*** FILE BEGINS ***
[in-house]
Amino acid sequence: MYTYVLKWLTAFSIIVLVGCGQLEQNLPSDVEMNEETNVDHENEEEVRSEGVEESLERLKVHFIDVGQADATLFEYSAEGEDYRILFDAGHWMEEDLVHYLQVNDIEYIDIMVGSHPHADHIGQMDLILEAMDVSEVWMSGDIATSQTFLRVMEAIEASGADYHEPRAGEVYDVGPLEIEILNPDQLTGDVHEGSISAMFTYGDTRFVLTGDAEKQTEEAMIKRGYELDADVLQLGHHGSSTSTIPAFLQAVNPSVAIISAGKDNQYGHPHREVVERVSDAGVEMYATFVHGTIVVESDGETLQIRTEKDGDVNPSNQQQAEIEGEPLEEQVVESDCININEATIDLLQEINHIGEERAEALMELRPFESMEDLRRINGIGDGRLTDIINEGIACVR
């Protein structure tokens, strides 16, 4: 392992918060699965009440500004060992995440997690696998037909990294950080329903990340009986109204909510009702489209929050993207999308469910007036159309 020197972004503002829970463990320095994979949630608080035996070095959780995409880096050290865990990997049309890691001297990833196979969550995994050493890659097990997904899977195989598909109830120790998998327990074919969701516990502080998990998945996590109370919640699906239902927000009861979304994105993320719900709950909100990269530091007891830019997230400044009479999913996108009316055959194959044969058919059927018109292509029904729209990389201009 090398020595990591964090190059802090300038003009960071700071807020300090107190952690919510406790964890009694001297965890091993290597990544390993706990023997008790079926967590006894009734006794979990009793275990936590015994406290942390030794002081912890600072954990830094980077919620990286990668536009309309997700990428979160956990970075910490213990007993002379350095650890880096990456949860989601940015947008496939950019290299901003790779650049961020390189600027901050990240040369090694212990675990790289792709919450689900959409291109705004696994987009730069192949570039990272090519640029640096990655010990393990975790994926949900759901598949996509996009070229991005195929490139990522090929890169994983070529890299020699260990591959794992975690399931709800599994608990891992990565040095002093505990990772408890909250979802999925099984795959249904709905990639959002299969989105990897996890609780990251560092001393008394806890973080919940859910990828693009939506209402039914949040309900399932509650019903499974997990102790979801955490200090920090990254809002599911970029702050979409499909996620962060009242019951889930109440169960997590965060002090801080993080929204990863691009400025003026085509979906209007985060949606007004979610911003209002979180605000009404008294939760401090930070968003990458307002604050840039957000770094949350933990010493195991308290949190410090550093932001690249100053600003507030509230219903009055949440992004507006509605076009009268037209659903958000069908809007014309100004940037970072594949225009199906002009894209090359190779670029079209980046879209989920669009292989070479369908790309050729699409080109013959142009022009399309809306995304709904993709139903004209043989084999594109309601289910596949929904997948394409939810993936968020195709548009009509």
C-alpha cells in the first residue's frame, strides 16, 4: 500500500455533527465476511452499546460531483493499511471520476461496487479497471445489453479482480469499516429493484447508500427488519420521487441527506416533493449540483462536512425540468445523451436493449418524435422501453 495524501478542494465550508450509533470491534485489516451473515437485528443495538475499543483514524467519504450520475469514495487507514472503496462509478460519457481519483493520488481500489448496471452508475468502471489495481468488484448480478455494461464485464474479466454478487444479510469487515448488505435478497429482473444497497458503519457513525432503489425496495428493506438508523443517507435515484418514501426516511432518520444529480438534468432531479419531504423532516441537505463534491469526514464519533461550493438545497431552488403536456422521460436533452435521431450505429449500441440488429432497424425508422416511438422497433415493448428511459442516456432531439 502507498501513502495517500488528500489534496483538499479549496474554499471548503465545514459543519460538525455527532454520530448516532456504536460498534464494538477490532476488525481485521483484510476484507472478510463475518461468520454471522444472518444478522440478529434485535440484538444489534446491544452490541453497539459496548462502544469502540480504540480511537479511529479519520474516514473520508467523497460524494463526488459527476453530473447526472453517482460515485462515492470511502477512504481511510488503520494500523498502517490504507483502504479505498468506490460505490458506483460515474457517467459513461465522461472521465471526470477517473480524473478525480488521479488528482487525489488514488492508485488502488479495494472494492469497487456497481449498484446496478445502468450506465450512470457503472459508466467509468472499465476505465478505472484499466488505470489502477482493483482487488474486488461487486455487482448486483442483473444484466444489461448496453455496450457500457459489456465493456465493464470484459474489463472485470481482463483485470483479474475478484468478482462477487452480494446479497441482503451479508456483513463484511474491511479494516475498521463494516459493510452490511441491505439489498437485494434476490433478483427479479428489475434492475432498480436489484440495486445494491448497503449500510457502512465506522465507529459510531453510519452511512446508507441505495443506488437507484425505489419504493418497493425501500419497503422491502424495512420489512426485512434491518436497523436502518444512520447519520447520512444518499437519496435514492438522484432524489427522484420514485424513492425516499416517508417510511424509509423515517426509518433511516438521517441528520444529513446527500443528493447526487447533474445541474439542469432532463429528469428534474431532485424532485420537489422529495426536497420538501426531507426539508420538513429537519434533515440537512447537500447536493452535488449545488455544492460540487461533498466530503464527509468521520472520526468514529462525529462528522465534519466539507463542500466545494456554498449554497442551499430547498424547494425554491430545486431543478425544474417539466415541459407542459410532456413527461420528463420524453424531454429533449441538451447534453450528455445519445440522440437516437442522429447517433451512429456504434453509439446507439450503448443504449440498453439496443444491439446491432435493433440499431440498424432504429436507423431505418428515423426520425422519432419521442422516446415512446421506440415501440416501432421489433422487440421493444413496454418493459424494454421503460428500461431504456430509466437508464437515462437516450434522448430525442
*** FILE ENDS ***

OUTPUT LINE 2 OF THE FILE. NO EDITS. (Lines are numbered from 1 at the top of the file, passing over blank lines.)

Amino acid sequence: MYTYVLKWLTAFSIIVLVGCGQLEQNLPSDVEMNEETNVDHENEEEVRSEGVEESLERLKVHFIDVGQADATLFEYSAEGEDYRILFDAGHWMEEDLVHYLQVNDIEYIDIMVGSHPHADHIGQMDLILEAMDVSEVWMSGDIATSQTFLRVMEAIEASGADYHEPRAGEVYDVGPLEIEILNPDQLTGDVHEGSISAMFTYGDTRFVLTGDAEKQTEEAMIKRGYELDADVLQLGHHGSSTSTIPAFLQAVNPSVAIISAGKDNQYGHPHREVVERVSDAGVEMYATFVHGTIVVESDGETLQIRTEKDGDVNPSNQQQAEIEGEPLEEQVVESDCININEATIDLLQEINHIGEERAEALMELRPFESMEDLRRINGIGDGRLTDIINEGIACVR